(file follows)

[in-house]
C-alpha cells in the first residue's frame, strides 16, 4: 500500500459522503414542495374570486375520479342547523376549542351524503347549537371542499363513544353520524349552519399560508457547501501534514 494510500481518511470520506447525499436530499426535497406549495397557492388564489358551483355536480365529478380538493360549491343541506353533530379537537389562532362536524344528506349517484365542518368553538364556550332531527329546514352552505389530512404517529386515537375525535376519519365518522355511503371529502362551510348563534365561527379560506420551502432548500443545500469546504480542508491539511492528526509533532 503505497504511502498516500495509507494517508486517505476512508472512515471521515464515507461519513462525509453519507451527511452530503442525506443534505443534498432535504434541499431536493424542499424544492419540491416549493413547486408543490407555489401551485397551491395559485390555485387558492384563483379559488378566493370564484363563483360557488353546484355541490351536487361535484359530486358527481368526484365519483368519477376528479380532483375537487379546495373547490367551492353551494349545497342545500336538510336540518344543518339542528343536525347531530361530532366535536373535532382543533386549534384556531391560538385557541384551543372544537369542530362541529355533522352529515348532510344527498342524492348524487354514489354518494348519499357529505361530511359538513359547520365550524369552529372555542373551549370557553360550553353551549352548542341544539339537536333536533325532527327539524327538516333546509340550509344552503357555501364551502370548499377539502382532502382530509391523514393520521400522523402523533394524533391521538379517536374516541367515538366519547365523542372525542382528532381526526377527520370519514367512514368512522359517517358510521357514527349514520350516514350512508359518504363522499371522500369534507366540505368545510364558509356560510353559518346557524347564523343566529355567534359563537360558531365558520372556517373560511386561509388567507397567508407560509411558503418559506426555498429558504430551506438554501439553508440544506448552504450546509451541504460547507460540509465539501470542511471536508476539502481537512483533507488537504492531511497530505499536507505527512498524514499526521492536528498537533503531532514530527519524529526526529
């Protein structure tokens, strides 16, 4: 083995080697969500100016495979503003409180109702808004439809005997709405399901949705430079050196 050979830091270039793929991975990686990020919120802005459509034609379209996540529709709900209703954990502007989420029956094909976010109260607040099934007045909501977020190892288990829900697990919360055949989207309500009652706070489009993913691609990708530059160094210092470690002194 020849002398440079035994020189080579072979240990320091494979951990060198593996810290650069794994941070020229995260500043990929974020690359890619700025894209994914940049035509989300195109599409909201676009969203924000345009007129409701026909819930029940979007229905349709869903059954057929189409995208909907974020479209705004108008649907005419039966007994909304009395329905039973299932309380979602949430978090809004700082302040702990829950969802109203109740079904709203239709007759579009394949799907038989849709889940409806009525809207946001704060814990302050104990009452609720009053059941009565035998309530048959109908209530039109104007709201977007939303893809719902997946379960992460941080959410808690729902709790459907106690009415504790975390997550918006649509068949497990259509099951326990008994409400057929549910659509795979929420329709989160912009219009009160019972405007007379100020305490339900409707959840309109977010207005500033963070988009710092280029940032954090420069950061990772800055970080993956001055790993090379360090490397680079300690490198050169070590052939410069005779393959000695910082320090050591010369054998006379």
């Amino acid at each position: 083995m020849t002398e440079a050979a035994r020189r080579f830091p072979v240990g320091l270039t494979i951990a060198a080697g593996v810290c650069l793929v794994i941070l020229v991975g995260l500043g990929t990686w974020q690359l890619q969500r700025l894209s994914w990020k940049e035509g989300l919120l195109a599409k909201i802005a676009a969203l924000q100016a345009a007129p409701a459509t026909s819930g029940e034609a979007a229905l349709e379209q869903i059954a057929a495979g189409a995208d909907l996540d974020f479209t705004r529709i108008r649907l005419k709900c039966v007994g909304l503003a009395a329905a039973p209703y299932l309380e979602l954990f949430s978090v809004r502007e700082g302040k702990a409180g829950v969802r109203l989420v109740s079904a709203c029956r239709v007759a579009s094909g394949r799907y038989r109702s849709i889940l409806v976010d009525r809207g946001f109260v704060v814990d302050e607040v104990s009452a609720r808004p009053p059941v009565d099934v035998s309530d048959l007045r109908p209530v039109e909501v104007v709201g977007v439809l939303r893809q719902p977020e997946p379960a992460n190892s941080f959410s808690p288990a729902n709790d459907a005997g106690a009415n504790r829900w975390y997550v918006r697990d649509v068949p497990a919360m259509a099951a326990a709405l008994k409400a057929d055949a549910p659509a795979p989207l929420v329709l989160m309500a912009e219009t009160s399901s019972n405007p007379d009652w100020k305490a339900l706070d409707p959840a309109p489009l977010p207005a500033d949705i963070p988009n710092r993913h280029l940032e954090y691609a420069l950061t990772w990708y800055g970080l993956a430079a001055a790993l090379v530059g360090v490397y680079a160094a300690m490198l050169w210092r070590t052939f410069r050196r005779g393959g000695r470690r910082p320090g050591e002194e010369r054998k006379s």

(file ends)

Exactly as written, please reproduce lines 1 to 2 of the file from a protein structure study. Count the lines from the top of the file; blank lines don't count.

[in-house]
C-alpha cells in the first residue's frame, strides 16, 4: 500500500459522503414542495374570486375520479342547523376549542351524503347549537371542499363513544353520524349552519399560508457547501501534514 494510500481518511470520506447525499436530499426535497406549495397557492388564489358551483355536480365529478380538493360549491343541506353533530379537537389562532362536524344528506349517484365542518368553538364556550332531527329546514352552505389530512404517529386515537375525535376519519365518522355511503371529502362551510348563534365561527379560506420551502432548500443545500469546504480542508491539511492528526509533532 503505497504511502498516500495509507494517508486517505476512508472512515471521515464515507461519513462525509453519507451527511452530503442525506443534505443534498432535504434541499431536493424542499424544492419540491416549493413547486408543490407555489401551485397551491395559485390555485387558492384563483379559488378566493370564484363563483360557488353546484355541490351536487361535484359530486358527481368526484365519483368519477376528479380532483375537487379546495373547490367551492353551494349545497342545500336538510336540518344543518339542528343536525347531530361530532366535536373535532382543533386549534384556531391560538385557541384551543372544537369542530362541529355533522352529515348532510344527498342524492348524487354514489354518494348519499357529505361530511359538513359547520365550524369552529372555542373551549370557553360550553353551549352548542341544539339537536333536533325532527327539524327538516333546509340550509344552503357555501364551502370548499377539502382532502382530509391523514393520521400522523402523533394524533391521538379517536374516541367515538366519547365523542372525542382528532381526526377527520370519514367512514368512522359517517358510521357514527349514520350516514350512508359518504363522499371522500369534507366540505368545510364558509356560510353559518346557524347564523343566529355567534359563537360558531365558520372556517373560511386561509388567507397567508407560509411558503418559506426555498429558504430551506438554501439553508440544506448552504450546509451541504460547507460540509465539501470542511471536508476539502481537512483533507488537504492531511497530505499536507505527512498524514499526521492536528498537533503531532514530527519524529526526529